This led to a drastic fall in the automobile stock prices.
IT Sector Rally between January 2018 to June 2019
Between January 2018 and June 2019, the IT sector had seen a major upwards cycle (bull run) and had drastically outperformed the index.
This was due to the rise in income for the IT companies, whose revenue is primarily earned in US $ terms, due to the depreciation of the Indian Rupee along with other currencies of the emerging markets vs the US Dollar.
“Stock market goes up or down, and you can’t adjust your portfolio based on the whims of the market, so you have to have a strategy in a position and stay true to that strategy and not pay attention to noise that could surround any particular investment.” – John Paulson
Companies also follow similar economic cycles just like market cycles and industrial cycles. Many such instances can be seen throughout like Sun Pharma and Hindustan Unilever
Such stock cycles can be impacted by valuation mismatches, valuation disparities, growth outlooks and other macroeconomic factors
In April 2014, Sun Pharmaceutical acquired 100% of Ranbaxy Laboratories for $4 billion to create world’s fifth largest specialty generic pharma company
“In business, financial and market cycles, most excesses on the upside — and the inevitable reactions to the downside, which also tend to overshoot — are the result of exaggerated swings of the pendulum of psychology. Thus, understanding and being alert to excessive swings is an entry-level requirement for avoiding harm from cyclical extremes, and hopefully for profiting from them.” – Howard Marks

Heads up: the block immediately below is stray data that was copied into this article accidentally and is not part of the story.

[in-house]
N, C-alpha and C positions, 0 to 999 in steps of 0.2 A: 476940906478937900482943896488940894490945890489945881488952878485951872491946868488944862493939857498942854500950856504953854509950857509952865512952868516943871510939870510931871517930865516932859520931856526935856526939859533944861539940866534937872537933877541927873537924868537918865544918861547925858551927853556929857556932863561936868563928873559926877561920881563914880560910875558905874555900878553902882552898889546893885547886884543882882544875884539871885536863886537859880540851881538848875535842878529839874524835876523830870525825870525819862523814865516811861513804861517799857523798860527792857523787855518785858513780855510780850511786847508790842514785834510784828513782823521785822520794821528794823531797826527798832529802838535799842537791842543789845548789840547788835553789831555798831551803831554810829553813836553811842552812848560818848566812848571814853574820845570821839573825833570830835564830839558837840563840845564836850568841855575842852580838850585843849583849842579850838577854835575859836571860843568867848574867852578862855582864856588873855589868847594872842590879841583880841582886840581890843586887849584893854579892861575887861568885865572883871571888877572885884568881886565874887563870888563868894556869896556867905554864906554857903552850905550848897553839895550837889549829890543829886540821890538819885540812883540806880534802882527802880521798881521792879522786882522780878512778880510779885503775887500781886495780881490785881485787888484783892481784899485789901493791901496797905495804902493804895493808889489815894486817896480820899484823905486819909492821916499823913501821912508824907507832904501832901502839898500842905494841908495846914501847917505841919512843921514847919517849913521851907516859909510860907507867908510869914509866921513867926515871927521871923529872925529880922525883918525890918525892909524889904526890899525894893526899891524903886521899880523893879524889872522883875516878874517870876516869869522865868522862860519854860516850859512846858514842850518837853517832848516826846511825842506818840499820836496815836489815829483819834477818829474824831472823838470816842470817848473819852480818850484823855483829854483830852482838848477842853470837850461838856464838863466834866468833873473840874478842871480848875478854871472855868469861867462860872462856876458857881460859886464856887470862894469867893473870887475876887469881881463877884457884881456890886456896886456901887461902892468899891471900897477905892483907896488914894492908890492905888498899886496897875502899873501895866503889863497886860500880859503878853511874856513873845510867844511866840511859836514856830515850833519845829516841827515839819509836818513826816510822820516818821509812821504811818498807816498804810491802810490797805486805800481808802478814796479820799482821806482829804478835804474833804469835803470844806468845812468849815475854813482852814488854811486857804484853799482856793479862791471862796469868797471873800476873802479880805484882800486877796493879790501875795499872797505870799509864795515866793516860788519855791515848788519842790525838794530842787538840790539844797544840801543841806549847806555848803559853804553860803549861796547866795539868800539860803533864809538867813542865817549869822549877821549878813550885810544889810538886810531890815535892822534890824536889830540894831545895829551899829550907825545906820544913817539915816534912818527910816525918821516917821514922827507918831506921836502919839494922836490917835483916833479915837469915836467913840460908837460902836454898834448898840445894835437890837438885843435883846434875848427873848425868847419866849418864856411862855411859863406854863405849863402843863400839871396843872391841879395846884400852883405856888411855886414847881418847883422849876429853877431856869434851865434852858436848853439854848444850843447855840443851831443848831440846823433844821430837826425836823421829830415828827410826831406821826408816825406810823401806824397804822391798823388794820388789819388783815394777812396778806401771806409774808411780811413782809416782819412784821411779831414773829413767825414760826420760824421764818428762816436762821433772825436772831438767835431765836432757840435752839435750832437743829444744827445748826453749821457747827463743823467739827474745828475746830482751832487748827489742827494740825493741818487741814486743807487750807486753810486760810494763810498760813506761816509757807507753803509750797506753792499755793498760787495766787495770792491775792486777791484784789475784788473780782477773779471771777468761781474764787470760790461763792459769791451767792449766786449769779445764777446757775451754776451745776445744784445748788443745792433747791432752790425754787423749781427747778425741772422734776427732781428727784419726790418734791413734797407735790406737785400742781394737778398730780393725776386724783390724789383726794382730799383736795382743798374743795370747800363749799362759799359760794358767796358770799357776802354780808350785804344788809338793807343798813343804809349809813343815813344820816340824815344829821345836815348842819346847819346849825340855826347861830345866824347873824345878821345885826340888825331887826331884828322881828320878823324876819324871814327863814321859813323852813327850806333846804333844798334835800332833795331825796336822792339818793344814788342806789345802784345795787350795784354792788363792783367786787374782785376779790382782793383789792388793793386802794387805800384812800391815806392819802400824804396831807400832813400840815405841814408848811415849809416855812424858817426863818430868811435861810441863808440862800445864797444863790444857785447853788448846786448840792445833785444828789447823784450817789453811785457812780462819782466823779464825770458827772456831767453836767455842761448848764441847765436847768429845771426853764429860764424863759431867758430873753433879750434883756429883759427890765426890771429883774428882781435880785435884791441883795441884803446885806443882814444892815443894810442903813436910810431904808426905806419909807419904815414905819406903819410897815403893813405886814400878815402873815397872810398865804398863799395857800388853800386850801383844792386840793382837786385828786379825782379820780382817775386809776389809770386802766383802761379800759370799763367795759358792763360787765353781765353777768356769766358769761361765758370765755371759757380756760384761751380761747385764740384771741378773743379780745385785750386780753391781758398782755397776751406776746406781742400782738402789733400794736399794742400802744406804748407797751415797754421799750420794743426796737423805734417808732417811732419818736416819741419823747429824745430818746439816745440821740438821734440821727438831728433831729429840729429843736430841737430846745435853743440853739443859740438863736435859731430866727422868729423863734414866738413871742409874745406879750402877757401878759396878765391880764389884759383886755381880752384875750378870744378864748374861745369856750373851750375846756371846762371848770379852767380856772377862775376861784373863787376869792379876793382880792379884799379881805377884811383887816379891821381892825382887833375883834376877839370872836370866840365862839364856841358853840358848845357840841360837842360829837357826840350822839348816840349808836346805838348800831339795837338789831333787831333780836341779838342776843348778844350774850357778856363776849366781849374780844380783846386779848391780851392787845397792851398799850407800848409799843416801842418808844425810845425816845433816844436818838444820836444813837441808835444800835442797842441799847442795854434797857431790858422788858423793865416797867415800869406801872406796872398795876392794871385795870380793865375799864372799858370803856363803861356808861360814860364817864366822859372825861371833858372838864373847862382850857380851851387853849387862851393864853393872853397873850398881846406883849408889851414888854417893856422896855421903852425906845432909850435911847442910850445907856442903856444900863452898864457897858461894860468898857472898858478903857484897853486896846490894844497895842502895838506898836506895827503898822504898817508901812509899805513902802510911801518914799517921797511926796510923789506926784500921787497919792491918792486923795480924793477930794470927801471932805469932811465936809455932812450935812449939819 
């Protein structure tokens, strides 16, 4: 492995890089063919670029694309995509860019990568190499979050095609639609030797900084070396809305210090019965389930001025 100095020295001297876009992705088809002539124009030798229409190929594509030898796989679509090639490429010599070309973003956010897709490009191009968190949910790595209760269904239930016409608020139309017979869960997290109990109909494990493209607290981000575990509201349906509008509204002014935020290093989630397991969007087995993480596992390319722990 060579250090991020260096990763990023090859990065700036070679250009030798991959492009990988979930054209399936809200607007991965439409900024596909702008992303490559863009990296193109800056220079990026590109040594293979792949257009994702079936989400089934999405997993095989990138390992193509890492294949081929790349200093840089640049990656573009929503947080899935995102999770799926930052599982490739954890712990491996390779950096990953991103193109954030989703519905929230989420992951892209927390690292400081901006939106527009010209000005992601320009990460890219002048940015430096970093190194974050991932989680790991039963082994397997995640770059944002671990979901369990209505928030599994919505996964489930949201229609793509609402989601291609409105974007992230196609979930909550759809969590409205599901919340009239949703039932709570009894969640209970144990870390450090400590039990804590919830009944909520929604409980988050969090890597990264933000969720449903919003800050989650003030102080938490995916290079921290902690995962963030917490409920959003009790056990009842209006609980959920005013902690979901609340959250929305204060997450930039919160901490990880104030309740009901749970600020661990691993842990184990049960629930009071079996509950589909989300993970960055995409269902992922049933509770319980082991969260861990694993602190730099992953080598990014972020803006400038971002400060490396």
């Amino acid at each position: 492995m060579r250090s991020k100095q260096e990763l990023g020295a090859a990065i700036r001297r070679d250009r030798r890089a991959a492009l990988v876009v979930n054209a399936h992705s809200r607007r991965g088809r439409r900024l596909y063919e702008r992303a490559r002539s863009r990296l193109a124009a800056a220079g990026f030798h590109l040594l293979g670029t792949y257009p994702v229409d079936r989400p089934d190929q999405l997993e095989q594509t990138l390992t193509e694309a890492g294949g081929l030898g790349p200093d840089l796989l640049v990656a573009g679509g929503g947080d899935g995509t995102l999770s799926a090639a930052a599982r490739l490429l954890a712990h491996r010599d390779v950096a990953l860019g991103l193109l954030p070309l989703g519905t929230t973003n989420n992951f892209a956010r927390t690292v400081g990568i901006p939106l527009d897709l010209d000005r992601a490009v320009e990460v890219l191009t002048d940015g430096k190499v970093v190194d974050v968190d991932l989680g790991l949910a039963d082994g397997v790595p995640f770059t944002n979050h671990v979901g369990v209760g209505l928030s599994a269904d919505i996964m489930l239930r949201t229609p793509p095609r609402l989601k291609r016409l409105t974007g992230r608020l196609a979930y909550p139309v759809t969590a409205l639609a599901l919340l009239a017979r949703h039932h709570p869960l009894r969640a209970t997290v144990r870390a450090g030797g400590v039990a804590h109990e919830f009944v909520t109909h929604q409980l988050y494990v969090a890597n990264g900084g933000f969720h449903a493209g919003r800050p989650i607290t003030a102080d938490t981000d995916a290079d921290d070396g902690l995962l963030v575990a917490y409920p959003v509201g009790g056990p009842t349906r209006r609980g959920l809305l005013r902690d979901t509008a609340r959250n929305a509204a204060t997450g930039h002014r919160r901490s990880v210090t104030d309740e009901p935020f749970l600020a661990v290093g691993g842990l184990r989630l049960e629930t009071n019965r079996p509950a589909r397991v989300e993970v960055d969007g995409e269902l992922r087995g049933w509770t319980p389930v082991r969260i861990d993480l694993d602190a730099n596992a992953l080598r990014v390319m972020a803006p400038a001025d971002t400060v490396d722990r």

One of the now considered most favourite stocks, Hindustan Unilever (HUL) has seen a mixed journey over the past 20 years.
Between 1999 and 2009, HUL investors did not reap any handsome returns as it merely grew by a 1% CAGR during that period. On the other hand, ITC – another major FMCG brand, grew by 5 times.
At the turn of the decade, between 2009 till 2019, HUL’s stock considerably outshined its fellow peer ITC’s performance. This was on the back of strong growth numbers, improvement in margins and most importantly HUL’s exponential growth in its domestic distribution network.
Market movements can often be too tough to handle, especially when it mirrors an investor’s mood swings! As investors, we tend to make changes in our portfolio by pitching into to stocks that we believe will work. The next month or so is going to be specifically volatile for the Indian markets and with our country set on the outset of an election, one thing is certain — the market will be unpredictable.